The number of bloggers expecting cash for favorable brand mentions is rising.
Given the changing relationships among brand managers, agencies and writers for hire, PR pros face a new world of difficult questions.
A recent GroupHigh survey found that today’s influential social media users aren’t settling for free products or promises of ad placements on their blogs. Roughly 70 percent of them expect cash instead.
Mid-level users are charging from $200 to $500 per post, and more than 80 percent say they accept monetary compensation from businesses. “Influencer marketing” now looks more like the traditional advertising business—monetary compensation for a contracted endorsement—than a public relations strategy.
With cash on the line, PR pros should take a hard look at the stakes of pursuing these kinds of relationships.
Pseudo-celebrity Kendall Jenner attracts more than 65 million followers on various social media platforms, and New York-based D’Marie reports she is commanding $230,000 for a single brand-related post. That’s huge reach and might not be an effective strategy for most brands.
A celebrity without expertise brings little value. In almost every niche market, however, a handful of bloggers with as few as 10,000 followers carry sizeable influence.
Matchmaking agencies can help identify influential niche bloggers, but PR pros should research a blogger’s work thoroughly before inking a contact. It’s wise to seek highly influential bloggers who have an authentic connection with their followers instead of someone with mere star power.
If a blogger’s influence is based on his or her followers’ trust, it’s fair to ask how much risk would result from his or her support for a product. Bloggers surveyed by GroupHigh think they’re able to maintain an authentic voice even when accepting payment for product endorsement. Despite that, however, many followers show skepticism—particularly if the blog post aggressively promotes a brand.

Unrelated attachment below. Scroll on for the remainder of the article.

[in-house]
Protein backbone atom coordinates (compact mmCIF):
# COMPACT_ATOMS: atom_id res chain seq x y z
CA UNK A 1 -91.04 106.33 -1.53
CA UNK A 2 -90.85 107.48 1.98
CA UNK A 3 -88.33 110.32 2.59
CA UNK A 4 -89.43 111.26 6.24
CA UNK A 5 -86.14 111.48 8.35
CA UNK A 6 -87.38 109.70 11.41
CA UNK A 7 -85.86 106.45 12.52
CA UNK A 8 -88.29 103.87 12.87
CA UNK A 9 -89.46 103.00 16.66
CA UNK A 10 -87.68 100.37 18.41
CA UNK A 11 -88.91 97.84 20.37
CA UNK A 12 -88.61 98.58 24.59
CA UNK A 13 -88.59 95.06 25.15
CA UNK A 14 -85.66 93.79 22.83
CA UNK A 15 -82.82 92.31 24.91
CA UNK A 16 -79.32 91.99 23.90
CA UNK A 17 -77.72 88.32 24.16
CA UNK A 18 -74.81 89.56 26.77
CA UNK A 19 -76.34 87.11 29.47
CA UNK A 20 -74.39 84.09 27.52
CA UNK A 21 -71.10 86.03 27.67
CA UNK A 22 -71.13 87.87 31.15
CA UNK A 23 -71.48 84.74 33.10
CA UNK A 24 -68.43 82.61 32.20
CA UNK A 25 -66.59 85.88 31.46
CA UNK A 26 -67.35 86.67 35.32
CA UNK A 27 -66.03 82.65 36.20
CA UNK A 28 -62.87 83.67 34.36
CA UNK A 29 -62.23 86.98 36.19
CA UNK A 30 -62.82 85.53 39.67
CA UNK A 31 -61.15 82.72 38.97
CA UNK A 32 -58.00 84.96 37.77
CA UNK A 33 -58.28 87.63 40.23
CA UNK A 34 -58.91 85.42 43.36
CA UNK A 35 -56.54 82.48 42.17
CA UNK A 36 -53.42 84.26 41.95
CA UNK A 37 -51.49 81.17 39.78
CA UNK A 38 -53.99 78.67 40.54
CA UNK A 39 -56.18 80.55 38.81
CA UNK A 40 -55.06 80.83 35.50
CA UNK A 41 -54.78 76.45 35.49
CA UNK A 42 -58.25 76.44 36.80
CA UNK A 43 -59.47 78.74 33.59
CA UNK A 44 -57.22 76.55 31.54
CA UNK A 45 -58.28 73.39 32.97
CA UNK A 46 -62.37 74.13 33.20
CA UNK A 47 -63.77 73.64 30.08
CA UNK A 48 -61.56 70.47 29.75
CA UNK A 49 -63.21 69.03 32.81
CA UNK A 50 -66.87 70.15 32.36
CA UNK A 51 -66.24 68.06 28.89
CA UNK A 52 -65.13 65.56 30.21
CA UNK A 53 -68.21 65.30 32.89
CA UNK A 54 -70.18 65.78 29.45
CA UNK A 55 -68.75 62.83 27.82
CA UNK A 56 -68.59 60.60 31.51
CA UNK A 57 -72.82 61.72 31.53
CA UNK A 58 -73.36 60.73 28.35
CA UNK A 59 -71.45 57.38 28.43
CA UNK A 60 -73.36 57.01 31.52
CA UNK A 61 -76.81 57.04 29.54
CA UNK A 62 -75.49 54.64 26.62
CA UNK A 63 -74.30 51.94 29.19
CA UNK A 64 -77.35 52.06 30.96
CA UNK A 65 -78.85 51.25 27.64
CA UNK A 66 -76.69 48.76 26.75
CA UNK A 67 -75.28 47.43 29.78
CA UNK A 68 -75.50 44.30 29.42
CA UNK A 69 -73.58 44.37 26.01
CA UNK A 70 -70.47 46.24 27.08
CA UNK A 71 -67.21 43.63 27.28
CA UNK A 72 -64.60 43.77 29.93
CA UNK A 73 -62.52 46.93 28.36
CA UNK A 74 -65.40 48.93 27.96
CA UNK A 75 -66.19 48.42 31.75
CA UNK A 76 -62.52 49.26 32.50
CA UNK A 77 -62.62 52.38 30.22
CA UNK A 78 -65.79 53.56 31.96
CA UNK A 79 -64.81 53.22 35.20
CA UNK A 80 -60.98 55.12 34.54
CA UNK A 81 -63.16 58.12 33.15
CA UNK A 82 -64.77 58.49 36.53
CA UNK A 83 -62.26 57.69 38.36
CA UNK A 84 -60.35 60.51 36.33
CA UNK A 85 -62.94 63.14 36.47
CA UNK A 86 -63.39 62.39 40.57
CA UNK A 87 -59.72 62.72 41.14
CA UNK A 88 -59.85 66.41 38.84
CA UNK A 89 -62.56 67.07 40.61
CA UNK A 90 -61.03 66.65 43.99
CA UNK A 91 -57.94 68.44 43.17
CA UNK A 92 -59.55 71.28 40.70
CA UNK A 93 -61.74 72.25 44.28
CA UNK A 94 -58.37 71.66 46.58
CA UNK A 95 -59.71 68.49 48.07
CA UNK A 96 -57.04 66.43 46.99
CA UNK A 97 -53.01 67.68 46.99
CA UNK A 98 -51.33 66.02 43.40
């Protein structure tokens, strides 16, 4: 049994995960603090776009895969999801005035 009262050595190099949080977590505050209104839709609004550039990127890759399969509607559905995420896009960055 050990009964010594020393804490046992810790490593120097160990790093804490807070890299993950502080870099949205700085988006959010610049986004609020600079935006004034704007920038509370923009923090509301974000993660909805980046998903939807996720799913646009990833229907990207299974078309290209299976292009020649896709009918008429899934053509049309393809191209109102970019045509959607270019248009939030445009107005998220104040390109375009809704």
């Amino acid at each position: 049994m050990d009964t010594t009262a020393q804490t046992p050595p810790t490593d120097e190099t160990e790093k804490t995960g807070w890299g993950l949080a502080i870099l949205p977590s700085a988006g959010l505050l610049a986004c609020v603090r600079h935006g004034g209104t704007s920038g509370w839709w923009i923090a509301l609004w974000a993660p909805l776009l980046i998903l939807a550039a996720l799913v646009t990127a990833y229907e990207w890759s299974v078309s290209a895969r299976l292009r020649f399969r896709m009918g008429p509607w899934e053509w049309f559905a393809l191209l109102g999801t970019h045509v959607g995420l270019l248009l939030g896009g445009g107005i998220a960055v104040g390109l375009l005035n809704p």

The blogger and the brand manager should have a shared interest in maintaining credibility, which means the mention of the brand should be subtle. Although certain organizations might question why they’re paying for anything less than a full-blown endorsement, a soft mention from the right ambassador can mean a lot.
How to make the deal
How does a brand manager determine what to pay for a relationship with a blogger? It’s more complex than negotiating a number that will satisfy both parties.
The value of the collaboration should be based on the partnership’s ability to build consumer awareness and loyalty. PR teams should determine cost by the sales the post generates.
Establish a timeline
Your organization should seek an ongoing relationship with a blogger only if he or she has been vetted, if you can fine-tune strategies that key on the strength of the blogger, and if you’re able to respect the boundaries that allow them to remain authentic.
If your relationships are transactional, you should get used to scrambling whenever you need something. The best bloggers aren’t just platforms to carry your message; they should also represent your consumers. It’s more beneficial if the relationship is always on. RELATED: Learn the best new strategies for improving PR results, influence and value.
You shouldn’t determine how much to pay to enlist a service like this before knowing how your audience will respond. Instead, base its value on how accurately your branding message is received.